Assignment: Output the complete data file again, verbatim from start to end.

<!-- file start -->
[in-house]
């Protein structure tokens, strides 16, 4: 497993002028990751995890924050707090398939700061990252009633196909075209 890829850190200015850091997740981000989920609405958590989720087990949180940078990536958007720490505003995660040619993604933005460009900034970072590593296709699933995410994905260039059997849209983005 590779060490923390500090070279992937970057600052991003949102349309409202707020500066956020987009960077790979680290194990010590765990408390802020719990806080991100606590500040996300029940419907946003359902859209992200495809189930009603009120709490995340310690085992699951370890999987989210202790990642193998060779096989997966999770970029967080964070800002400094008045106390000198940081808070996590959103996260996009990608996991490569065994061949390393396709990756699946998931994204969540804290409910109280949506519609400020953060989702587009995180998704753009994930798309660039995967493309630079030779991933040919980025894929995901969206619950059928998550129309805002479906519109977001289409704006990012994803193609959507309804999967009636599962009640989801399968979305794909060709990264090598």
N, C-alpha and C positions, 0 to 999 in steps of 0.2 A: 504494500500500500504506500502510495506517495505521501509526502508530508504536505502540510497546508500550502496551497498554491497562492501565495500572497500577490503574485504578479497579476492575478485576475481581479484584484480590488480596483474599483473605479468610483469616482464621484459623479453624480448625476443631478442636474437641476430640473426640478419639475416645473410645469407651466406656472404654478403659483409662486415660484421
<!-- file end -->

[in-house]
């Protein structure tokens, strides 16, 4: 497993002028990751995890924050707090398939700061990252009633196909075209 890829850190200015850091997740981000989920609405958590989720087990949180940078990536958007720490505003995660040619993604933005460009900034970072590593296709699933995410994905260039059997849209983005 590779060490923390500090070279992937970057600052991003949102349309409202707020500066956020987009960077790979680290194990010590765990408390802020719990806080991100606590500040996300029940419907946003359902859209992200495809189930009603009120709490995340310690085992699951370890999987989210202790990642193998060779096989997966999770970029967080964070800002400094008045106390000198940081808070996590959103996260996009990608996991490569065994061949390393396709990756699946998931994204969540804290409910109280949506519609400020953060989702587009995180998704753009994930798309660039995967493309630079030779991933040919980025894929995901969206619950059928998550129309805002479906519109977001289409704006990012994803193609959507309804999967009636599962009640989801399968979305794909060709990264090598």
N, C-alpha and C positions, 0 to 999 in steps of 0.2 A: 504494500500500500504506500502510495506517495505521501509526502508530508504536505502540510497546508500550502496551497498554491497562492501565495500572497500577490503574485504578479497579476492575478485576475481581479484584484480590488480596483474599483473605479468610483469616482464621484459623479453624480448625476443631478442636474437641476430640473426640478419639475416645473410645469407651466406656472404654478403659483409662486415660484421